The German men's ice hockey team's first world championship semifinal appearance in 11 years ended in an unfortunate 2-1 defeat to defending champions Finland in Riga on Saturday night.
The Finns went into the tie as favorites and had already beaten Germany 2-1 in the group stage, and they flew into an early lead in the semifinal too courtesy of Iiro Pakarinen (14') and Hannes Björninen (19').
German goaltender Mathias Niederberger more than played a hand in the opener, allowing Pakarinen's rather harmless effort to glide between his legs, before Björninen capitalized on sloppy passing to make it two, and give Germany a mountain to climb.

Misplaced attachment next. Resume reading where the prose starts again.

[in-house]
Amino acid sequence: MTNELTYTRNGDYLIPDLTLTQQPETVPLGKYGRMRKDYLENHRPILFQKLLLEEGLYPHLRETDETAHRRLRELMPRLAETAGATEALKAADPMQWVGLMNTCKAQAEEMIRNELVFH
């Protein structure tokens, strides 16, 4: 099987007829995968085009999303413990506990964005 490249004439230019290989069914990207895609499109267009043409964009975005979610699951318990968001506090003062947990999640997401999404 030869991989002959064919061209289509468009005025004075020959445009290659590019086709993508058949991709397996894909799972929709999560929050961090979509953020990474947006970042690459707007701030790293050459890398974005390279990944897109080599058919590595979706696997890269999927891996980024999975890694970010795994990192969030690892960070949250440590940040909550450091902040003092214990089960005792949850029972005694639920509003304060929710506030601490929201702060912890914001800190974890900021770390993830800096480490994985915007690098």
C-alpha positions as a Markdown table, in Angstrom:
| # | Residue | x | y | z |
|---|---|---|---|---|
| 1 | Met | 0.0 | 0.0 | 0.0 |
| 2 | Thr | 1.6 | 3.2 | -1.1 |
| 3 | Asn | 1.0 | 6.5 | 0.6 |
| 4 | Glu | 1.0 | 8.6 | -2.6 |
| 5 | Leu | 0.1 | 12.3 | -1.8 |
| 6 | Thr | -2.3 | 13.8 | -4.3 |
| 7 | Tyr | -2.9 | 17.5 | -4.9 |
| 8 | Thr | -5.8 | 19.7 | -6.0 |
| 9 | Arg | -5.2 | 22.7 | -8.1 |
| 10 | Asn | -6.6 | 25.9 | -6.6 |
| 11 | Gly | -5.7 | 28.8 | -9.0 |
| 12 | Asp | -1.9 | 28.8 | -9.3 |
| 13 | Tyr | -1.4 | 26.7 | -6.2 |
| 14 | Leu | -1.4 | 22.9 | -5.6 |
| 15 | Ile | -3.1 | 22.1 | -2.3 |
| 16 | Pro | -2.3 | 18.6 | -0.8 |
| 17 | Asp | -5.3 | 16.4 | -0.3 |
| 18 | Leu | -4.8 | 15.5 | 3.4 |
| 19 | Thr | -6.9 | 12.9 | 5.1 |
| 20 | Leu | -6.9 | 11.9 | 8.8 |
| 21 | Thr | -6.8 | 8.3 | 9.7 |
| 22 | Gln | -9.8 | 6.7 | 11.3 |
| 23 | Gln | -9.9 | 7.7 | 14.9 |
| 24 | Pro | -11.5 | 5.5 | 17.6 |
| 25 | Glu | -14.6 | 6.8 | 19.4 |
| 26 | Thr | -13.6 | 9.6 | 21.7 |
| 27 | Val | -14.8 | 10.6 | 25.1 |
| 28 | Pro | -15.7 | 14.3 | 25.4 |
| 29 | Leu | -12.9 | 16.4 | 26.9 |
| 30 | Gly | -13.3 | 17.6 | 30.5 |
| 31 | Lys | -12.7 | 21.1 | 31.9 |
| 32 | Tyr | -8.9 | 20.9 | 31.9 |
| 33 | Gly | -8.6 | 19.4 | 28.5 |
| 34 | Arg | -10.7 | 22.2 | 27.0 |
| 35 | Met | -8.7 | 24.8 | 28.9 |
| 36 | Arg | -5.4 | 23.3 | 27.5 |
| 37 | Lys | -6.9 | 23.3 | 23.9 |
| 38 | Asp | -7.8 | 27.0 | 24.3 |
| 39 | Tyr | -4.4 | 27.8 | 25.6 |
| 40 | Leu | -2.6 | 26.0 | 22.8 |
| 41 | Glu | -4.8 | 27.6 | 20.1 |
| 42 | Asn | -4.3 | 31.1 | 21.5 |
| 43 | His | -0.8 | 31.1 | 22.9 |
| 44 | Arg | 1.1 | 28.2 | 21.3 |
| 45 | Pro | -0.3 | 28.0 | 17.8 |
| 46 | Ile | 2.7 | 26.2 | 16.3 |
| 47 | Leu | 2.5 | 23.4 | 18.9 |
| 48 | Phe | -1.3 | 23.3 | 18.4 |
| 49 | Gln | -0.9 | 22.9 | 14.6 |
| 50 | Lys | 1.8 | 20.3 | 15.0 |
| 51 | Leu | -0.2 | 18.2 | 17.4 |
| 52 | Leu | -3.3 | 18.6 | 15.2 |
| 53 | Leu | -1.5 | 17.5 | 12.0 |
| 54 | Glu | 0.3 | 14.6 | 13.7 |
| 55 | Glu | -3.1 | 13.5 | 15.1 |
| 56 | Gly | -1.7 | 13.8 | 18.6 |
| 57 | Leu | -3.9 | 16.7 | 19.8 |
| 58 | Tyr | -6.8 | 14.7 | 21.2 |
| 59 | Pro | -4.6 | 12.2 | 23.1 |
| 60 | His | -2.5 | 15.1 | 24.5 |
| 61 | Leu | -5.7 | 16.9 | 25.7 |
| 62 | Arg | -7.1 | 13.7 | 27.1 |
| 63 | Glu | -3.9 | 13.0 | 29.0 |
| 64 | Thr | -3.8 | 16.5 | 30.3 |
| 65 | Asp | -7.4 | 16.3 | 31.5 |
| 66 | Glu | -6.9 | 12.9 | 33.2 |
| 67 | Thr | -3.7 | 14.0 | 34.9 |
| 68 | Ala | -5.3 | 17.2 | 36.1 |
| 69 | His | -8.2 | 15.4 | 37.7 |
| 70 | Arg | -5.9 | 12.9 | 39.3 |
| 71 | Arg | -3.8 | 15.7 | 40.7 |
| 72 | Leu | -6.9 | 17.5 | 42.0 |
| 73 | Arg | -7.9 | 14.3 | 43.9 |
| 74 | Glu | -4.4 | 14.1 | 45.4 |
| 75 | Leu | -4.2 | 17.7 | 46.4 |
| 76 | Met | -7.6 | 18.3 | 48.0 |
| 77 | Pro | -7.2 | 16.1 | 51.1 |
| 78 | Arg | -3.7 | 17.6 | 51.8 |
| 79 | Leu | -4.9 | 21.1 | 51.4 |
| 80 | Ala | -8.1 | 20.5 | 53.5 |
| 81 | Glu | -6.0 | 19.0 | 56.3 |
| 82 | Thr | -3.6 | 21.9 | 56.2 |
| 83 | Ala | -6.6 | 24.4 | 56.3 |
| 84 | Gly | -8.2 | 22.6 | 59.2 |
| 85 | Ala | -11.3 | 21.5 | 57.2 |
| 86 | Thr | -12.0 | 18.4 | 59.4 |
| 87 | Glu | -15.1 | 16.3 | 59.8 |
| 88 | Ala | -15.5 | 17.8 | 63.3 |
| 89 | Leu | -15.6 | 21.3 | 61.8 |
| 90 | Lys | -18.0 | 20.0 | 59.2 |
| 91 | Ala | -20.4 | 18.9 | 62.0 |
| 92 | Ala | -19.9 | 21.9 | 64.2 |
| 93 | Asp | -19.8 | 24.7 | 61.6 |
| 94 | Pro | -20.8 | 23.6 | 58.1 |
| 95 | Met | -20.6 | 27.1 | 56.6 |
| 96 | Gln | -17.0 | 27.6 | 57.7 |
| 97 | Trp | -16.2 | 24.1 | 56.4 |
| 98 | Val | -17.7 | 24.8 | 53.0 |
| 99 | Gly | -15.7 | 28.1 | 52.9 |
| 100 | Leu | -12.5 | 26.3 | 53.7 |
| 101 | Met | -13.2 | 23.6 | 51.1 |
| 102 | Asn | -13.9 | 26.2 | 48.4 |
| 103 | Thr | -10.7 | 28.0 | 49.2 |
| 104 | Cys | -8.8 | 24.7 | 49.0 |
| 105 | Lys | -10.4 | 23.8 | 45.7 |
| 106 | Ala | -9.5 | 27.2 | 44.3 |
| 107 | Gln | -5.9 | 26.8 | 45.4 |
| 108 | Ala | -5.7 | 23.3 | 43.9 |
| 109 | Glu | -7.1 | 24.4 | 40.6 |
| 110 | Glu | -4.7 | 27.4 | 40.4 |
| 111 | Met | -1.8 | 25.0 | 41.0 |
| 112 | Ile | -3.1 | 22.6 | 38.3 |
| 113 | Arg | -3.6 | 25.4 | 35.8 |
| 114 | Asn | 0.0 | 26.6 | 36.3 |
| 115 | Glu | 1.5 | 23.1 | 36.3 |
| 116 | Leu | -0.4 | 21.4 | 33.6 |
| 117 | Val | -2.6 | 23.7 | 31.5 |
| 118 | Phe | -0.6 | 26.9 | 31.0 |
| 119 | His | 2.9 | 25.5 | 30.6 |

"The goals were completely unnecessary," said forward Dominik Kahun. "But I still think we're the better team."
Indeed, Germany created better chances in the first period and demonstrated in the second that, individual errors aside, they could more than hold their own against the three-time world champions.
Mannheim's Matthias Plachta gave Germany hope of repeating their quarterfinal heroics against Switzerland when he got his team back into the game in the 32nd minute, but it was too little for the wasteful Germans.
Nevertheless, following the silver medal at the Olympic Games in Pyeongchang in 2018, another semifinal appearance is confirmation that German ice hockey is on the right path.
Germany still have a chance to end their 68-year wait for a world championship medal in Sunday's bronze medal game against the United States, who lost the other semifinal 4-2 to Canada.